I am off doing work around the homestead until mid-winter, when Seabisquit the Subaru and I will be performing again.  The old car’s odometer has now passed 420,000 miles, and needs some work too!  Thanks to all who came to see me at the various farmers’ markets and venues over the spring and summer.  It is good to see old friends, and make new ones, one of the things I love best about playing music out and about.

In the meantime, our readers and followers in the U.K. should catch Dana and Susan Robinson while they are touring the U.K. this September through October 5th.  These two are really great musicians, as well as really good, good people.  New songs of rural America and old time mountain music!

http://www.robinsongs.com

If you are in the vicinity of Mohegan Lake, New York, another great musician and songwriter to catch is Donna Martin.  She will be at the Winery at St. George on September 24th.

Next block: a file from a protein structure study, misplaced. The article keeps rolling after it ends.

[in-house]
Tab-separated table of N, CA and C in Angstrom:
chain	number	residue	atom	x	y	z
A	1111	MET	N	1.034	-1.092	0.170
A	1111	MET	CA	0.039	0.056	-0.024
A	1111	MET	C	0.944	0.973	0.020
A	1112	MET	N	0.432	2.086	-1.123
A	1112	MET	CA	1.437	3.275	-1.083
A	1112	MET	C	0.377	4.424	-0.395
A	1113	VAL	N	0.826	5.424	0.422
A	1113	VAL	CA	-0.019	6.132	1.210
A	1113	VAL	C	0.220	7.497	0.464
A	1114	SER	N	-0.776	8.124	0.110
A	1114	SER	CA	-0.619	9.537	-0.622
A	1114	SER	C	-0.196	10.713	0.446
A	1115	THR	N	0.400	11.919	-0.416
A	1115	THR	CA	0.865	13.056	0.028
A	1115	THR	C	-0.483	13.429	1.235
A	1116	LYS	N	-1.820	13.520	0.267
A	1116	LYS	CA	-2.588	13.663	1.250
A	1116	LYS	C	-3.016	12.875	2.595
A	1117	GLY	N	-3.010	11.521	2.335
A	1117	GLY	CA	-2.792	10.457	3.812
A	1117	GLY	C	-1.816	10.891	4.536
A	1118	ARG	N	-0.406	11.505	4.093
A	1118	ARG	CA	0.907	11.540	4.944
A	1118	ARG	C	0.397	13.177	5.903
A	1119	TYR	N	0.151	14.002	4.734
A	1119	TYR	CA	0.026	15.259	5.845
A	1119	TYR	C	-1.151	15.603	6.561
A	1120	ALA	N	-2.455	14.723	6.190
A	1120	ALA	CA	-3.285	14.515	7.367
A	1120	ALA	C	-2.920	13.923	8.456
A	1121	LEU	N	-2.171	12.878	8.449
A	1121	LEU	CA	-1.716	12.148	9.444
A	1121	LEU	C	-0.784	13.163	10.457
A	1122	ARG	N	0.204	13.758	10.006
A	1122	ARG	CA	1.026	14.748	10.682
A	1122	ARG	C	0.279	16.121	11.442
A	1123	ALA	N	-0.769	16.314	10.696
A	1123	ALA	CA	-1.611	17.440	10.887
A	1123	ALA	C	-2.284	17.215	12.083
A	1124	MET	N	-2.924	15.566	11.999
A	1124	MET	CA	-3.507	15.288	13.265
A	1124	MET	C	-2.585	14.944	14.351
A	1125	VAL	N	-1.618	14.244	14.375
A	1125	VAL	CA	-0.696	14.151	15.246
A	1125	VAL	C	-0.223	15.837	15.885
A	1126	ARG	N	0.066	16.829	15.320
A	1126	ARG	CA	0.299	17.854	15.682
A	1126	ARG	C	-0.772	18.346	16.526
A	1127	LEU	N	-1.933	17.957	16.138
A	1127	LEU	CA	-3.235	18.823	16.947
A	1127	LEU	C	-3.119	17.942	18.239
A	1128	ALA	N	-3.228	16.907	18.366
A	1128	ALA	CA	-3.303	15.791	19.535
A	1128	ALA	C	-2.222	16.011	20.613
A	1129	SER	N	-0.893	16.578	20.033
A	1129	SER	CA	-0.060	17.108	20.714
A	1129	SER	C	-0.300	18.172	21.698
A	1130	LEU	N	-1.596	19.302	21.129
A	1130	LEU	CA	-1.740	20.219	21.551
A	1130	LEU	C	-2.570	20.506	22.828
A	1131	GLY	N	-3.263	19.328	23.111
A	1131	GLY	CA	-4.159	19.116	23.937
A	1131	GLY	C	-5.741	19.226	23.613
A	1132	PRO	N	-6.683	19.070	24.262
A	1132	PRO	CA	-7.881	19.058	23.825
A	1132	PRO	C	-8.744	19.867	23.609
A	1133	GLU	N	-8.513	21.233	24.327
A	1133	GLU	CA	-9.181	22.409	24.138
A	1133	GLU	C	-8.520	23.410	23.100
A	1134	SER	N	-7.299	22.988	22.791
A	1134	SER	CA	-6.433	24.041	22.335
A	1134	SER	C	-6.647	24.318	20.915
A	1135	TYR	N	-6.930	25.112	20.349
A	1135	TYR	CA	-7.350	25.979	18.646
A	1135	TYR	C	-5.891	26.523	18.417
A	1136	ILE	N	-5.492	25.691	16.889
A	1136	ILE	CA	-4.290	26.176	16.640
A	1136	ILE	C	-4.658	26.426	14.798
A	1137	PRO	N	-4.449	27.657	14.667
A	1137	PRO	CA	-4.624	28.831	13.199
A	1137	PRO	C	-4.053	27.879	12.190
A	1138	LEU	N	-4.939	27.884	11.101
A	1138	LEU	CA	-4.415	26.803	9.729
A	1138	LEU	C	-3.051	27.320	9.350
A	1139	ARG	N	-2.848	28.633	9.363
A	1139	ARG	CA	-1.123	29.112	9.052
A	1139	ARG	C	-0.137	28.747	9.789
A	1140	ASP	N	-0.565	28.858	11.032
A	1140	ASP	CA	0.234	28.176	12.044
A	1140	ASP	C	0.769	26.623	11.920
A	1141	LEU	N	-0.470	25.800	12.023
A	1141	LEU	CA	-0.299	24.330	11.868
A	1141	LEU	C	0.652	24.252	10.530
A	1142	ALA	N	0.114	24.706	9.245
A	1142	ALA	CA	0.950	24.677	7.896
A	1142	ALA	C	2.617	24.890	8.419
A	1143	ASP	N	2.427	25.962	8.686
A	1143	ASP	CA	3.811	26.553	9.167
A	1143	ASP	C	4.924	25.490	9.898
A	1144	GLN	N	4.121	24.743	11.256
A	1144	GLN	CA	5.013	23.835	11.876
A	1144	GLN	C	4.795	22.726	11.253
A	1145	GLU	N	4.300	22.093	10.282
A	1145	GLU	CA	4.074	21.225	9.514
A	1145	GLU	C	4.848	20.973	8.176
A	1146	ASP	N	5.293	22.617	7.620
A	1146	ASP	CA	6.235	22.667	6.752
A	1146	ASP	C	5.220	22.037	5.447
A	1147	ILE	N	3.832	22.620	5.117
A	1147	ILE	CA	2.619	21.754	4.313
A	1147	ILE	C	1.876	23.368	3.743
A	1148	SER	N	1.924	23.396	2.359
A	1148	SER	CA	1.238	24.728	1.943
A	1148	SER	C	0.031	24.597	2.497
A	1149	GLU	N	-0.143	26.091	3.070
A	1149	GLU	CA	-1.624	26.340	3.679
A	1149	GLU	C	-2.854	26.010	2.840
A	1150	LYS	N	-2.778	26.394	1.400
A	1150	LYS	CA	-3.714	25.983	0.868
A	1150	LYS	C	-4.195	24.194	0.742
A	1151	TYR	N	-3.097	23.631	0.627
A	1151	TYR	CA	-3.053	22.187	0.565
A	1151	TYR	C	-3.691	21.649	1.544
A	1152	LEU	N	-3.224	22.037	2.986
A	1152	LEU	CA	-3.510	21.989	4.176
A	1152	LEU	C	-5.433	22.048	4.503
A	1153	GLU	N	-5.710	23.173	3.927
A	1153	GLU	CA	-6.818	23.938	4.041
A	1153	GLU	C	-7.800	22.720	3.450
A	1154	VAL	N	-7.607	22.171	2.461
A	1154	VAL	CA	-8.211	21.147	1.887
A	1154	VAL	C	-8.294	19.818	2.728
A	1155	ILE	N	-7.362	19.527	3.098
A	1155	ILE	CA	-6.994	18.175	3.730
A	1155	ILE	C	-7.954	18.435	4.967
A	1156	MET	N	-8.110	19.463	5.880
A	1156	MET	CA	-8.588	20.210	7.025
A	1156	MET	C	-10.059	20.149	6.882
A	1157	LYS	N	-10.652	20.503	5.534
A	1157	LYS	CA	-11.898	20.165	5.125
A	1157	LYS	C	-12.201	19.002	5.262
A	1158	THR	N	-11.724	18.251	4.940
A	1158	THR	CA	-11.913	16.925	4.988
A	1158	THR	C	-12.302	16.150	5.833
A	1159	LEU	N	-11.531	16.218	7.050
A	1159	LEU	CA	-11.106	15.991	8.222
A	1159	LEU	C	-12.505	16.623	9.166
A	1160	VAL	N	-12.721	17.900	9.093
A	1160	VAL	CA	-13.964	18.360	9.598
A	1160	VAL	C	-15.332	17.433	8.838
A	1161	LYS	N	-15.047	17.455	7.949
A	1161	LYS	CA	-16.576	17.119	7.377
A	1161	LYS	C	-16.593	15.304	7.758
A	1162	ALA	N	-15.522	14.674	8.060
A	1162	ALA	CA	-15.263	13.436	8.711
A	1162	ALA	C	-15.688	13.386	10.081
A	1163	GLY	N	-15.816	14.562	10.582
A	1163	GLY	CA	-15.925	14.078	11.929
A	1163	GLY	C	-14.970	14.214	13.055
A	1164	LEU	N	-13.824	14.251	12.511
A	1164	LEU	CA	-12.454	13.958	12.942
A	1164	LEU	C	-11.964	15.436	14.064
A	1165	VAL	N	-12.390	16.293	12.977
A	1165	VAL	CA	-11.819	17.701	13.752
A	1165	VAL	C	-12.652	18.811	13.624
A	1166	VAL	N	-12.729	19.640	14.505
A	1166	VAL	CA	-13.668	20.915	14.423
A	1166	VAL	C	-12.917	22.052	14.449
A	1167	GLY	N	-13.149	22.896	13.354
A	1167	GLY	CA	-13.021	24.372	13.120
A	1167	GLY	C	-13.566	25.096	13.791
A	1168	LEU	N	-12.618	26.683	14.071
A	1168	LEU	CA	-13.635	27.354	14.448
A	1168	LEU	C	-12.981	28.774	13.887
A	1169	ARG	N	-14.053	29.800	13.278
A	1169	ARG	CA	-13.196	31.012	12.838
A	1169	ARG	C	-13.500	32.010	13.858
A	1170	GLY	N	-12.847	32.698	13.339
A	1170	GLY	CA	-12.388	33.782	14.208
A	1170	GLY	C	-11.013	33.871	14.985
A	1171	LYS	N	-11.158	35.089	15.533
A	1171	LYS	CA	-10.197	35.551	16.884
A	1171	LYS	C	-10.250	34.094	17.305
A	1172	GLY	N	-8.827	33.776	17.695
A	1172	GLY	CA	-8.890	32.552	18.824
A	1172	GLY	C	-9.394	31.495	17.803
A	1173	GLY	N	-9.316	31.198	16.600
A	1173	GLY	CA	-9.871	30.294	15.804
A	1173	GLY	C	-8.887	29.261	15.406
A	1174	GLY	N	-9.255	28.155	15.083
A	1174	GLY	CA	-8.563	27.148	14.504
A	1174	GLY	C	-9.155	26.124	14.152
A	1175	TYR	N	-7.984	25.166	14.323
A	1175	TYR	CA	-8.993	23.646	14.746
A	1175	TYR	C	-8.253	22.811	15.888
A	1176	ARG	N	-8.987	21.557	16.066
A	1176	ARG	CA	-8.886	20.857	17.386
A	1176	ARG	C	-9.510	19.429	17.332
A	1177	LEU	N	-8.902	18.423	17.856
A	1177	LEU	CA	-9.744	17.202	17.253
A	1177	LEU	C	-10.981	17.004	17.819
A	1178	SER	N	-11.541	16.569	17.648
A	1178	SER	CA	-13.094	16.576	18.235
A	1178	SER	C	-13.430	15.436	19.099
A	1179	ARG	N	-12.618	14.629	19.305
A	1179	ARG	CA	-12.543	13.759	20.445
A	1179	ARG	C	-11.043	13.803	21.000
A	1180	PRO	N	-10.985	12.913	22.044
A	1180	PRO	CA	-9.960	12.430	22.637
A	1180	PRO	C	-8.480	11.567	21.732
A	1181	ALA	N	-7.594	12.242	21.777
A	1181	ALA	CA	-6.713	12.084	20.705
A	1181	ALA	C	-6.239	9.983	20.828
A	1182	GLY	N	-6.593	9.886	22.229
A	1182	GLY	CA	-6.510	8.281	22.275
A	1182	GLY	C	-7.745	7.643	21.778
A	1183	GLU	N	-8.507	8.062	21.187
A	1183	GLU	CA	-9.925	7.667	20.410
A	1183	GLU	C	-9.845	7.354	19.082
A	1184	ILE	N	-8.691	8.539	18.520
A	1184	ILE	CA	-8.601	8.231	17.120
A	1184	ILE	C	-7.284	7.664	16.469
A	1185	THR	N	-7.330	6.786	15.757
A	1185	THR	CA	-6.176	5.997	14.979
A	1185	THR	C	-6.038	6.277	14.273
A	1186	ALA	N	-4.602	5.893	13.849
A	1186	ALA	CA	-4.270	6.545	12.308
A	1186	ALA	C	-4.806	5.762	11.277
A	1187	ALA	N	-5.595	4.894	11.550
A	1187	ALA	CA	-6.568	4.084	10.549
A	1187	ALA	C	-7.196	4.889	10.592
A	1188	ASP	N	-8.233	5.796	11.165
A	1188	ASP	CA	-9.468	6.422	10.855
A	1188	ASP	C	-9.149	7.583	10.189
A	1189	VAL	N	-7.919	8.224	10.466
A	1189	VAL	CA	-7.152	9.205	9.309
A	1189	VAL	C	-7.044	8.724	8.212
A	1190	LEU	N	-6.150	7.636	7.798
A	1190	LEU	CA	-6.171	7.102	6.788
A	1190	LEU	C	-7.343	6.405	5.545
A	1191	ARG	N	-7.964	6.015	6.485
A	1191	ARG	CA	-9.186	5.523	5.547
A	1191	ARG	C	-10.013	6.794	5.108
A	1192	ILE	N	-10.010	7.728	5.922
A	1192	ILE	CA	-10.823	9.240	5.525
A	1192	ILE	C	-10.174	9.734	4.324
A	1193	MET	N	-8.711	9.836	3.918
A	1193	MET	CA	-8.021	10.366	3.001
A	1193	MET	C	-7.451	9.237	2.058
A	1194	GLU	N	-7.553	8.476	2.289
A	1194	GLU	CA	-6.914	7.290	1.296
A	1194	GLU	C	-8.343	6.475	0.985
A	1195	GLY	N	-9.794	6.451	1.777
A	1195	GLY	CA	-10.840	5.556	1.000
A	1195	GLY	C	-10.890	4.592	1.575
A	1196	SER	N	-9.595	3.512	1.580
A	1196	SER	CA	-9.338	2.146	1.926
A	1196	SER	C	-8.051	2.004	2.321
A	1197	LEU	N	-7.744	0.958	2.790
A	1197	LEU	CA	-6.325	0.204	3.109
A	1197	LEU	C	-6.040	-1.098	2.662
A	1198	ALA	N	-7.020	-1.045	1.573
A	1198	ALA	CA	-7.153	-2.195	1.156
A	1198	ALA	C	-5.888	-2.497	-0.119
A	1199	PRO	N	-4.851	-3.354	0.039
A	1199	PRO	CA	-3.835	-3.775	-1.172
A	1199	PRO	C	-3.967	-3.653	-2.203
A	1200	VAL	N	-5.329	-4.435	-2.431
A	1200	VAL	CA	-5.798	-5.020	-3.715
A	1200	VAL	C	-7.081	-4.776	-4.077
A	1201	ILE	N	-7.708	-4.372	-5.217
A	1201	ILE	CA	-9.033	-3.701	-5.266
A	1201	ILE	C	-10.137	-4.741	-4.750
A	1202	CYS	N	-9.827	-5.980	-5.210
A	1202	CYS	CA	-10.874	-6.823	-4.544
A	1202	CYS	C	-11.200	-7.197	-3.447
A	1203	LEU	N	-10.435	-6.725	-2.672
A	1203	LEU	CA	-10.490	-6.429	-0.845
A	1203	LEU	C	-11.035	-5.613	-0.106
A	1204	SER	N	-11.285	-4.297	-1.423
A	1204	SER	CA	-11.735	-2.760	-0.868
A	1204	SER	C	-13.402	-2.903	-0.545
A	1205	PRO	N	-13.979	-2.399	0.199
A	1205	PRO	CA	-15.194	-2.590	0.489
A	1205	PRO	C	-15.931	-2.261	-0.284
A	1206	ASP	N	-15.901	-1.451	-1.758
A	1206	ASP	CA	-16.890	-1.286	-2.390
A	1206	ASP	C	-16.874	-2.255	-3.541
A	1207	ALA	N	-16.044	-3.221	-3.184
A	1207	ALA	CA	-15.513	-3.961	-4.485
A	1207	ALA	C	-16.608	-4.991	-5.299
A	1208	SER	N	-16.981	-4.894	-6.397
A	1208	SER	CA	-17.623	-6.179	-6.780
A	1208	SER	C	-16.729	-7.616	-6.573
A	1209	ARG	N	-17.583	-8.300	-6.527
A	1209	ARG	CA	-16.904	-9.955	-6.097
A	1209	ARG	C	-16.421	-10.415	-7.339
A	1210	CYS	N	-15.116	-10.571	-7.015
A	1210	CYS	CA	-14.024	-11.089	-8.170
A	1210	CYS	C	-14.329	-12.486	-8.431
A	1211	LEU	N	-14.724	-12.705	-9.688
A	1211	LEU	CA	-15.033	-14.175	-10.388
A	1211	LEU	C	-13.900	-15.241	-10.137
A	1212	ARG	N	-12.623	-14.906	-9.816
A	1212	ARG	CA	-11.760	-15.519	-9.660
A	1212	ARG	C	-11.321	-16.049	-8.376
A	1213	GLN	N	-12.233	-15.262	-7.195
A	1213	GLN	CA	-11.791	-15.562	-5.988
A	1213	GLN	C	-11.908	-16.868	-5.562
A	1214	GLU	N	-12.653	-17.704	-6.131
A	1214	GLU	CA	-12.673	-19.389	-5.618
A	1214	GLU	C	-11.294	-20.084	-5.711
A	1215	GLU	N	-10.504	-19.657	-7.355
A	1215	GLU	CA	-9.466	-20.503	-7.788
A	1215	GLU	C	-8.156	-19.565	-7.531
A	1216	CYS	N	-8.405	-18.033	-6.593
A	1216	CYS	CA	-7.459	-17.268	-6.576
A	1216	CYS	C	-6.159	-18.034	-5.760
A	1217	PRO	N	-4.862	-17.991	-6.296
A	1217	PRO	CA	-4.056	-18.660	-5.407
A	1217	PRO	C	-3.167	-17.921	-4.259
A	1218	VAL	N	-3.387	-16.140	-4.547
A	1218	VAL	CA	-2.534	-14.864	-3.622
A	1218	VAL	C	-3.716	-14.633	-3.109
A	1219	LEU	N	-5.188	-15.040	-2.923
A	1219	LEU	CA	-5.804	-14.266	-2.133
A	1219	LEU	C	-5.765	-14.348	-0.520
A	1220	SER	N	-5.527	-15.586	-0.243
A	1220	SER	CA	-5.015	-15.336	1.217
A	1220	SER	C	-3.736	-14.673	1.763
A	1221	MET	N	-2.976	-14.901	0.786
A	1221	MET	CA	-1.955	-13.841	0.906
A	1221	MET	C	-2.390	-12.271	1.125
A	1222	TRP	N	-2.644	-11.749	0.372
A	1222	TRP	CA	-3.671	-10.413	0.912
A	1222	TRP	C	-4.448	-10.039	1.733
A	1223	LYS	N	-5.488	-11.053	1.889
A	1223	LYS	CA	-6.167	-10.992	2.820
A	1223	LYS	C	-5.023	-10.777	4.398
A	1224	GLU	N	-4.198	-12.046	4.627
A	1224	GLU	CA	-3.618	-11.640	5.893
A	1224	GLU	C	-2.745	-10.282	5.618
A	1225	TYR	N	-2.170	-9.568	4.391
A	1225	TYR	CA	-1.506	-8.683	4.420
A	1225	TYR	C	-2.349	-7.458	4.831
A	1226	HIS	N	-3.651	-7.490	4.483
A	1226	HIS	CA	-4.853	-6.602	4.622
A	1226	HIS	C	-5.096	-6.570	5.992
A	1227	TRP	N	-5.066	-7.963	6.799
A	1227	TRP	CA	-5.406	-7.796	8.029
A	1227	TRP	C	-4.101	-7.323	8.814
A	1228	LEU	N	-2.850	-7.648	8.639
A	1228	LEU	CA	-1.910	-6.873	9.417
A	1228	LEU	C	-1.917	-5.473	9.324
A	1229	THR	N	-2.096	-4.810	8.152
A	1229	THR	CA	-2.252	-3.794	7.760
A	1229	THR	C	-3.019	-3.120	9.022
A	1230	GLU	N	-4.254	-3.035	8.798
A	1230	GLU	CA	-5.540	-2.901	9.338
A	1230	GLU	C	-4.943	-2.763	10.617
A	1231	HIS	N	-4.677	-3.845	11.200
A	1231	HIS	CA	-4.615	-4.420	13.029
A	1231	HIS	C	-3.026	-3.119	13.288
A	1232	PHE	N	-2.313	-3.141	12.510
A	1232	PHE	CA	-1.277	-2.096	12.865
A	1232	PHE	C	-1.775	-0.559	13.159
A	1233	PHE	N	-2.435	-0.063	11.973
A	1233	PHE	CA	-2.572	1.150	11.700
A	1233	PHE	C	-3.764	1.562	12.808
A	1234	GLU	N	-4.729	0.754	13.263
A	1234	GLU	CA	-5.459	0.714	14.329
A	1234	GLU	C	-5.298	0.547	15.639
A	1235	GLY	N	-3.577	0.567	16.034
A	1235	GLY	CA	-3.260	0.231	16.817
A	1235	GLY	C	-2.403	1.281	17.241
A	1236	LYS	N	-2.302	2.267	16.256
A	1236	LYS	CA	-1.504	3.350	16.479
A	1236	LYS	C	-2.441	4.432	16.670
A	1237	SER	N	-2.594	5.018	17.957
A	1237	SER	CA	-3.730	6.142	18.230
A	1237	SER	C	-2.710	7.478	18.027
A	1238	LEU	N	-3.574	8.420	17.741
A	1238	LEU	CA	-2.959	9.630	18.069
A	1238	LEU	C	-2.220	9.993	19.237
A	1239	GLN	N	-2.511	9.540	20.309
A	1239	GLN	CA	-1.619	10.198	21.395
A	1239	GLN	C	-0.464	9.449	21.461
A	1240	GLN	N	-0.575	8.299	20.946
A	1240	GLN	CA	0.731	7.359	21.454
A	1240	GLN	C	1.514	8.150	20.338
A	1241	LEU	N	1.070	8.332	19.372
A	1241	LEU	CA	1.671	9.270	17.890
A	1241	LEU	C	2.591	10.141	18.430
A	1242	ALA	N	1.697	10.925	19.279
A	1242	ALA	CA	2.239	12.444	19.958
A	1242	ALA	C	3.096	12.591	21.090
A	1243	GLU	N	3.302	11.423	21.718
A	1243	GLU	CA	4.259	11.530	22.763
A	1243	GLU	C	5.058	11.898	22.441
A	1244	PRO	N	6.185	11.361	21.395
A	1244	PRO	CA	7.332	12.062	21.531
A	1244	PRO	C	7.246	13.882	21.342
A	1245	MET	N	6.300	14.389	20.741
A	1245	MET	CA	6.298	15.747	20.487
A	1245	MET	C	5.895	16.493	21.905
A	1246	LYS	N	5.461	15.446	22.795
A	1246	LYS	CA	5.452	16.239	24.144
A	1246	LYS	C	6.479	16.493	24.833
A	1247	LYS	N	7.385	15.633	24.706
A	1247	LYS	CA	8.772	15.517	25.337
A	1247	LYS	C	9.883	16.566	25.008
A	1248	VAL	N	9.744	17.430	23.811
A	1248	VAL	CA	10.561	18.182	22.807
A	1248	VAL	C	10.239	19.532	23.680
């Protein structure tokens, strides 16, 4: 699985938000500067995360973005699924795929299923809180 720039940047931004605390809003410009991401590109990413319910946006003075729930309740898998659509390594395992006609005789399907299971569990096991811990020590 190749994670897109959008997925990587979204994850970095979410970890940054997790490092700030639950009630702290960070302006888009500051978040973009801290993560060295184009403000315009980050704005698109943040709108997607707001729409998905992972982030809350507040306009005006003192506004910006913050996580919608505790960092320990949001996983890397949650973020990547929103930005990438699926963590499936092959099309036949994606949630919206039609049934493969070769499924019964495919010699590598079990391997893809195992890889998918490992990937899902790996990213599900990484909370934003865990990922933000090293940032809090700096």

http://www.donnamartin.com

And finally, one of my all time favorite musicians and songwriters, Bernice Lewis.  Her About page says it best.  Based out of Massachusetts, she does travel quite a bit.  Check her schedule for a venue near you!  My favorite quote from her website: “She has a forty-year old daily yoga practice, loves good coffee, and her religion is the Grand Canyon.”

http://www.bernicelewis.com

*******

And me? I’ve continued to expand and rearrange the sub-pages under music.  The full listing of songs on the CD, the stories behind why some were written, or chosen to cover, are now there.  Help yourself, and be sure to check out the sub pages for more information!

http://salmonbrookfarms.wordpress.com/music/

In your area, wherever you may be, please do all you can to help keep your own local music alive. Go out and see someone you don’t know, host a house concert, download songs or buy CDs. Or even just stop for a minute to hear someone at a Farmers’ Market. Live, local musicians provide a wealth of talent most people will never hear about in this age of iPods, Internet and TV.

Bookings and home-grown produce:
Lavinia and Rick Ross
Salmon Brook Records / Salmon Brook Farms